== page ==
Pitt's Dante Taylor grabs a rebound against Seton Hall in the second half of Saturday's game at the Petersen Events Center.
John Heller/Associated Press
Pitt's new head football coach, Todd Graham, points to the crowd as he watches Saturday's game at the Petersen Events Center.
By Michael Sanserino Pittsburgh Post-Gazette
Pitt coach Jamie Dixon was willing to let a lackluster shooting performance slide because his team posted a big rebounding advantage against Seton Hall Saturday night.
"Obviously," Dixon said, "24 is a big number."
Pitt's big rebounding advantage included 19 more offensive rebounds and was largely responsible for the Panthers' 74-53 victory against Seton Hall at the Petersen Events Center.
The fifth-ranked Panthers (17-1, 4-1 Big East) had a slightly better shooting percentage than Seton Hall (8-10, 2-4) and took 21 more shots than the Pirates.
"I think we did a good job crashing the offensive glass and getting extra shots," said senior center Gary McGhee, whose 13 points tied a career high. He grabbed 10 rebounds to pick up his eighth career double-double and fifth this season.
Junior guard Ashton Gibbs, Pitt's leading scorer entering the game, struggled with a 3-for-13 shooting performance and finished with 8 points. But the Panthers made up for Gibbs' off night with balance and bench scoring. Nine players scored five or more points for the Panthers, who got 31 points from reserves.
The Panthers held Seton Hall star guard Jeremy Hazell to 9 points on 3-of-13 shooting. Hazell, who injured his wrist in November and was shot in a robbery on Christmas, failed to score in double figures for the fourth time in five career games against Pitt. It was his second game back after missing 13.
"We knew going in, when he came back, he was going to have some nights where, at least for the first couple weeks, he's going to have some 3 for 13s," Seton Hall coach Kevin Willard said. "You don't take two months off and stay at a very high level."
Dixon said stopping Hazell was the key to Pitt's strategy.
"I felt if he could get it going, that would be their best chance," Dixon said. "We did a good job."
The game served as a homecoming for Seton Hall junior forward Herb Pope, an Aliquippa High School graduate. Pope, whose career nearly ended in April when he was hospitalized with a rare heart condition, led the Pirates with 15 points.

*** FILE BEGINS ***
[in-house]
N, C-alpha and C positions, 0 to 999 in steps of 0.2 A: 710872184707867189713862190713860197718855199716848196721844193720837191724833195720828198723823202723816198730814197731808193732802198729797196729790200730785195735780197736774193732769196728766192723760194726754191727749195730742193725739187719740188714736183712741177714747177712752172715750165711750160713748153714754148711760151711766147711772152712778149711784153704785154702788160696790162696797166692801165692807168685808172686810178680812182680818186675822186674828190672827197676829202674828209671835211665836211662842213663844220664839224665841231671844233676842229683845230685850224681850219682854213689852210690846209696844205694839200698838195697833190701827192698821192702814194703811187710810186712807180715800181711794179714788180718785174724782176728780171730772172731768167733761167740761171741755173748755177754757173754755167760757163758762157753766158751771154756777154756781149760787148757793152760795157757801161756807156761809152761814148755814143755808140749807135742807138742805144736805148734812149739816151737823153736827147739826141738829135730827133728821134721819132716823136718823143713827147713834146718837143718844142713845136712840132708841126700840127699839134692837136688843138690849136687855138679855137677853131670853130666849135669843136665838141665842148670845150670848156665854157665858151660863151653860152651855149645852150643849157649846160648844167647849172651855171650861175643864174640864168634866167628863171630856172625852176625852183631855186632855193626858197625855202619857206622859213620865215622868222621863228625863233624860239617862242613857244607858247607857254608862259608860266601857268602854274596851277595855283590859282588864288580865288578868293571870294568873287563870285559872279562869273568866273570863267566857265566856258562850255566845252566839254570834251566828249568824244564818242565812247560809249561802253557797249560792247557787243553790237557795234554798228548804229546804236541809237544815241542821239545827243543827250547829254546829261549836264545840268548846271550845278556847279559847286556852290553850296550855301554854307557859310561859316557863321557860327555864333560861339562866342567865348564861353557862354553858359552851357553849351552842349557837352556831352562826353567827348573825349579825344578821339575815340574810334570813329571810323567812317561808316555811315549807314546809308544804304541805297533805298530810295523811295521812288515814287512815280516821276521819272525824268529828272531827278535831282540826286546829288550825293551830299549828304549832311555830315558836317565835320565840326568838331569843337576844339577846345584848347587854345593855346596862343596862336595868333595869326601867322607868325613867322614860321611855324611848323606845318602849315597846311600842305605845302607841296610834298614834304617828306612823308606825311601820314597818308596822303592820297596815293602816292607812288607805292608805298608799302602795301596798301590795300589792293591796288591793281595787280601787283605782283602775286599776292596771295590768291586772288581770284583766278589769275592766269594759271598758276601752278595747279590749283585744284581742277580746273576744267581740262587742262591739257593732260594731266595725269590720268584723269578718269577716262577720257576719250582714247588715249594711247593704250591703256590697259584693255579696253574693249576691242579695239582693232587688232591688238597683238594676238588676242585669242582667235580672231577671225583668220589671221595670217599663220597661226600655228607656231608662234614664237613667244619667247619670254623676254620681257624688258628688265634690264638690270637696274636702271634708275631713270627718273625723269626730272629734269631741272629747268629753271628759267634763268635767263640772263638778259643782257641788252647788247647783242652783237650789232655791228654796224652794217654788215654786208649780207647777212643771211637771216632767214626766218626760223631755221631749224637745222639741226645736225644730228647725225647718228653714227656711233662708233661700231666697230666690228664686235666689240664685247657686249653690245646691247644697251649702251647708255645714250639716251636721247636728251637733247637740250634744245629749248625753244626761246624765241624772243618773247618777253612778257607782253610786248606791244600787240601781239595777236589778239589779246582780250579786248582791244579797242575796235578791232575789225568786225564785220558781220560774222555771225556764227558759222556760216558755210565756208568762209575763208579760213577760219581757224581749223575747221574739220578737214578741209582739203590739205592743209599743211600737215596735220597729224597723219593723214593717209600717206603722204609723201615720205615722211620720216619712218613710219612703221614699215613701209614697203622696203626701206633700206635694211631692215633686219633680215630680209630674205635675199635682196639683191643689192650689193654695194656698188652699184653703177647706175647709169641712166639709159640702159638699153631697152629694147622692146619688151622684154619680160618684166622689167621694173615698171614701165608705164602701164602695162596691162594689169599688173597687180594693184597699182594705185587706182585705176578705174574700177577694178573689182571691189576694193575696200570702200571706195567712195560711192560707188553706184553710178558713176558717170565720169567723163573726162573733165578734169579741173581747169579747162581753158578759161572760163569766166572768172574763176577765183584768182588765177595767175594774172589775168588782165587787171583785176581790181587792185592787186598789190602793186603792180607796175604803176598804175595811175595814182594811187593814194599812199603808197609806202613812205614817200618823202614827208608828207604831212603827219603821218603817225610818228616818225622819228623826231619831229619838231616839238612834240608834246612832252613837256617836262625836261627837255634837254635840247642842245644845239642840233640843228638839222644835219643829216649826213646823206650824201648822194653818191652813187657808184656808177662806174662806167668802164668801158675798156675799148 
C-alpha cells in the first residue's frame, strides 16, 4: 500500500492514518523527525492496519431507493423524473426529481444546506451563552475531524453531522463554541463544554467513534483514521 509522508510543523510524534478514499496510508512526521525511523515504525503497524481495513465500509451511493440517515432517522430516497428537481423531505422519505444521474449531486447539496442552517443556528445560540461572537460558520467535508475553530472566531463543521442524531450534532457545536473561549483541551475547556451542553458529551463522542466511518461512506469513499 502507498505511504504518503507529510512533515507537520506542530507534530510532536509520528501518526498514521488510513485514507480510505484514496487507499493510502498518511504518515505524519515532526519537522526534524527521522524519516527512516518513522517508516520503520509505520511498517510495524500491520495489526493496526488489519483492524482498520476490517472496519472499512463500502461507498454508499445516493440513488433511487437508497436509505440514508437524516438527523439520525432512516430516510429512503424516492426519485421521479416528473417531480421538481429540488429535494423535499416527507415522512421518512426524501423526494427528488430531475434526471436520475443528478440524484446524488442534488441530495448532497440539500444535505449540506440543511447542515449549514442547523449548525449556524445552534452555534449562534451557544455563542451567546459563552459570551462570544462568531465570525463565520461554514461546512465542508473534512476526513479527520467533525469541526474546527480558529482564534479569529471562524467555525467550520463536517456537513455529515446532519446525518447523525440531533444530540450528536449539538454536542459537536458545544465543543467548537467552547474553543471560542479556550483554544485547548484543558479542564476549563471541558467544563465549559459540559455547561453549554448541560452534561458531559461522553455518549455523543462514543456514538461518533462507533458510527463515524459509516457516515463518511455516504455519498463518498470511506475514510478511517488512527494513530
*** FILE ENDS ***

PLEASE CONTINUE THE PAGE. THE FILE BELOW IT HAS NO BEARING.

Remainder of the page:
"It felt great, emotionally, just to see my child and my family members in the crowd," Pope said. "But I just had to put that behind me and come out and play."
It was also a homecoming for Willard, the first-year coach at Seton Hall, who played three seasons for the Panthers in the mid-1990s.
"I had a lot of great memories here," he said. "I met my wife."
After trailing, 33-18, at halftime, Seton Hall never pulled closer than 13 in the second half.
Pitt had two fewer offensive rebounds (12) than Seton Hall had total rebounds (14) in the first half, and the Panthers used that advantage to take 13 more shots than the Pirates.
Both teams struggled from the field early, combining to shoot 7 for 29 through the first six minutes.
The win sets up a top-5 showdown between Pitt and fourth-ranked Syracuse Monday night at the Petersen Events Center.
NOTES -- With the Steelers and Baltimore Ravens playing a few miles away, only 9,236 attended Pitt's win. It was the smallest home crowd for Pitt in Big East competition since the last time Pitt played host to Seton Hall Feb. 6, 2010. Then, a blizzard dumped nearly two feet of snow on the city that day and 6,681 attended the game. ... The last time Pitt played against a team coached by an alumnus was March 26, 2009, when the Panthers beat Sean Miller's Xavier squad, 60-55, in the Sweet Sixteen of the NCAA tournament. ... New Pitt football coach Todd Graham spoke to the crowd at halftime. In a speech fit for a pep rally, Graham told fans he planned to win a national title with the Panthers and unveiled a newly purchased Oakland Zoo T-shirt. "We're going to restore the Beast from the East," Graham said to a rousing applause.